Shame on NZ X Factor
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As a member of 'Generation Y', I dutifully tuned into X Factor New Zealand this weekend to watch the drama, the showcasing of NZ's greatest talents, and the arrival of one of the world's most talked about shows to the shores of Aotearoa.
OPINION: What I saw was something that was a disappointing indictment of how our culture apparently derives pleasure.
The audition that evoked this feeling was that of Mitchell Wahl, who performed Elvis' I can't help falling in love with you. He talked about his attachment to three "really, really nice" chickens of the 50 that he owns, and his wish that he had one of them, Phoebe, with him at the audition. He believed that his voice - which everyone else heard as screeching and screaming - was fantastic.
The audition proceeded, with Mitchell attempting to sing, and being roundly laughed at by the live audience, the four judges, and thousands upon thousands of others at home and on Facebook and Twitter right across New Zealand.
The official X Factor NZ twitter account even began referring to him as '#ChickenMan'.
This audition was aired purely with the intention of mocking Mitchell, of encouraging people to laugh at his expense on a national stage.
How disgusting it is that the producers, MediaWorks and FremantleMedia Australia, chose to take advantage of someone, to exploit them and ridicule them for the purpose of ratings.
In one interview in 2011, X Factor judge Stan Walker talked about his own experiences as a young person being bullied. You would therefore think he would understand how it feels to be on the receiving end of such treatment. One would imagine that this background has taught him not take advantage of those less fortunate, to laugh outrageously at them on television, and leave them oblivious to the situation all the while.
What is perhaps even more concerning, is that this is seemingly what improves ratings for television shows, that, as a society, we have created a demand for such ridicule, that what we find funny is the way those who are different, or who are affected by life's random lottery of tragedy, behave when put on national television and are told to sing.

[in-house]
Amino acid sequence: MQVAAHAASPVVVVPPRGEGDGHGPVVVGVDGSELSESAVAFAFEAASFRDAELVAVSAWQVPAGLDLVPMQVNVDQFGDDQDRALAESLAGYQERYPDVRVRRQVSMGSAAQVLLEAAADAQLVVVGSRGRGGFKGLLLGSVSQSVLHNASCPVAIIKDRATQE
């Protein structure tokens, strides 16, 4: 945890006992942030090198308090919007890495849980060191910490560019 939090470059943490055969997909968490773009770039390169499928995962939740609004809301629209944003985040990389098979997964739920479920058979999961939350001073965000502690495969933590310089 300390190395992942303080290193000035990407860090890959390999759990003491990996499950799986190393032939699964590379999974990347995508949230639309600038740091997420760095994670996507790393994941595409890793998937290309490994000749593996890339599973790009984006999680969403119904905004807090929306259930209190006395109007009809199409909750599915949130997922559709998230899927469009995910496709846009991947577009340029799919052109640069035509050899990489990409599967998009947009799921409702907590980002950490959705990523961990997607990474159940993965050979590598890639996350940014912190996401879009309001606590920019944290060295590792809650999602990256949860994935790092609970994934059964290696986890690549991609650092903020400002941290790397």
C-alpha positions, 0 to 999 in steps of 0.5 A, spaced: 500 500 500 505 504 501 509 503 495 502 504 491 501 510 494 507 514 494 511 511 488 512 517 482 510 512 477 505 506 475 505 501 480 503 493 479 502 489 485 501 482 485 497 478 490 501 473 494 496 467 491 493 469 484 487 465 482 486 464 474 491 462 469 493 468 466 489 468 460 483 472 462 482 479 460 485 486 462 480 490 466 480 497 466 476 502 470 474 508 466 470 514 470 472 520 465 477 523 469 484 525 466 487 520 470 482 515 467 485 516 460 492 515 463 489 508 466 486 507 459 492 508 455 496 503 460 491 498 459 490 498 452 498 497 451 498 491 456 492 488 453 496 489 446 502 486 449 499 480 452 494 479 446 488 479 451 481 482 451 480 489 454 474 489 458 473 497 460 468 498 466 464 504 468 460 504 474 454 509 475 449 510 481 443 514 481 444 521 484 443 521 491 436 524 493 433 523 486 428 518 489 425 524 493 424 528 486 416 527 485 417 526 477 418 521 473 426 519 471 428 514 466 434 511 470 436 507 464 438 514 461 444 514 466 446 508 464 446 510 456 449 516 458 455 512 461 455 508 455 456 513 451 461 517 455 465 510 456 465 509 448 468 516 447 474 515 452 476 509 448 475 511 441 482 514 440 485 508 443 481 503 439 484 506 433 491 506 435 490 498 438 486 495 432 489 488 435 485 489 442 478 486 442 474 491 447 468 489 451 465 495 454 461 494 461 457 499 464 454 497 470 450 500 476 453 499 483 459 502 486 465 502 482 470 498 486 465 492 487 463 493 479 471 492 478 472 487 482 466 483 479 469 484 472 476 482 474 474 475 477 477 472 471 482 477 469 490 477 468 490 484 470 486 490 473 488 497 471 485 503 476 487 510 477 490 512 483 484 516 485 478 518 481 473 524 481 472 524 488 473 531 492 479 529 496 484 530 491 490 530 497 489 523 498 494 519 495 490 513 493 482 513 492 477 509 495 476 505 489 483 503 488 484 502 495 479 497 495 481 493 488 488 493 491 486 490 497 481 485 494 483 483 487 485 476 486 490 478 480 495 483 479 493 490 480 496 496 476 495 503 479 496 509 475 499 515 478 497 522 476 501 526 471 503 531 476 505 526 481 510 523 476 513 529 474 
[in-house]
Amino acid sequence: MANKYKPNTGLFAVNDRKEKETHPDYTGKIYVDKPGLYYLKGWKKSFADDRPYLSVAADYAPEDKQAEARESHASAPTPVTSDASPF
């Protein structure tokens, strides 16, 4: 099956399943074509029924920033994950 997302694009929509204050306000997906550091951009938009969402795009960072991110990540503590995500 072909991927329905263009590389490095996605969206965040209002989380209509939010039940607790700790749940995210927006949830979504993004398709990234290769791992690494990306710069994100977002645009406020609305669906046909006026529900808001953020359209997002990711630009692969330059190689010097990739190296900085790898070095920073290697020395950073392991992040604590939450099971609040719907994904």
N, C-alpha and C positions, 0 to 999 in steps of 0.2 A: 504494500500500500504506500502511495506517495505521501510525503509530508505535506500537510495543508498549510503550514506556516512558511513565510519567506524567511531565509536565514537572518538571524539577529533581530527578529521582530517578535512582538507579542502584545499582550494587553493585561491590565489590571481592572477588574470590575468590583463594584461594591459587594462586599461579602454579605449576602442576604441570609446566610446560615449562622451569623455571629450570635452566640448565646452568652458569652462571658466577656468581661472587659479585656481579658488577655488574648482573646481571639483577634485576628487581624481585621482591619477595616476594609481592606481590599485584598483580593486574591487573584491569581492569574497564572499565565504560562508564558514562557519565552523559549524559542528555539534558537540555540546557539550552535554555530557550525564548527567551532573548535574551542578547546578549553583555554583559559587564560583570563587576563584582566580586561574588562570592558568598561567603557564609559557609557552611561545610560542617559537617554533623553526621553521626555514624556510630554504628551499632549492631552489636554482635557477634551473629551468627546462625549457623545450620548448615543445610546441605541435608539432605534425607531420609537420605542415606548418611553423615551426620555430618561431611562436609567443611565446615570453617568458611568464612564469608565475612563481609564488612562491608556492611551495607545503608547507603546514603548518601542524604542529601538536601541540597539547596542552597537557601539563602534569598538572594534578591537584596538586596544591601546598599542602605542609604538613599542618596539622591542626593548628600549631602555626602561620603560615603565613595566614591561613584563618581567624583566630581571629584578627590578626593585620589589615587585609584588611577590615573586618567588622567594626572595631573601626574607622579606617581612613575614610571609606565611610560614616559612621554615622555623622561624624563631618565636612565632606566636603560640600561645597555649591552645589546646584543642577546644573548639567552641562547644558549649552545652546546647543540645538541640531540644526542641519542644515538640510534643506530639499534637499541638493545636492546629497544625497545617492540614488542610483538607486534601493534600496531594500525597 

It's not to say we shouldn't share a chuckle at poor auditions, we all do, and those contestants take on that risk when they sign up for that show. But the crucial point is that they understand that risk and are aware of the reaction that occurs.
By contrast, it's clear Mitchell did not understand how he sounded, what going on the show actually meant, and not one of the judges actually chose to tell him the truth that he was not a good singer. They instead played along with and perpetuated the joke at his expense.
Some have claimed that Mitchell was just an actor and the audition was a stunt to drive up ratings. If that is the case, it's only more deplorable, as it indicates that the producers have actively sought to portray someone for the humour viewers derive from it.
We are told as youth that bullying is shameful and wrong, and is most pernicious when directed at those less fortunate than ourselves. Yet we have media that actively facilitates it.
X Factor New Zealand should be ashamed of their decision to air this audition. NZ On Air should be ashamed that funding from New Zealand taxpayers was used to support a show that chooses to exploit the idiosyncrasies of individuals as a platform for ratings. All those New Zealanders who engaged with this act of modern media ritual humiliation should be ashamed of themselves too.
Those that are different to ourselves are not to be laughed at and are not to be taken advantage of. If we want to move past discrimination of these individuals in our society, we must not allow mass media to facilitate the bullying of them on the grandest stage possible.
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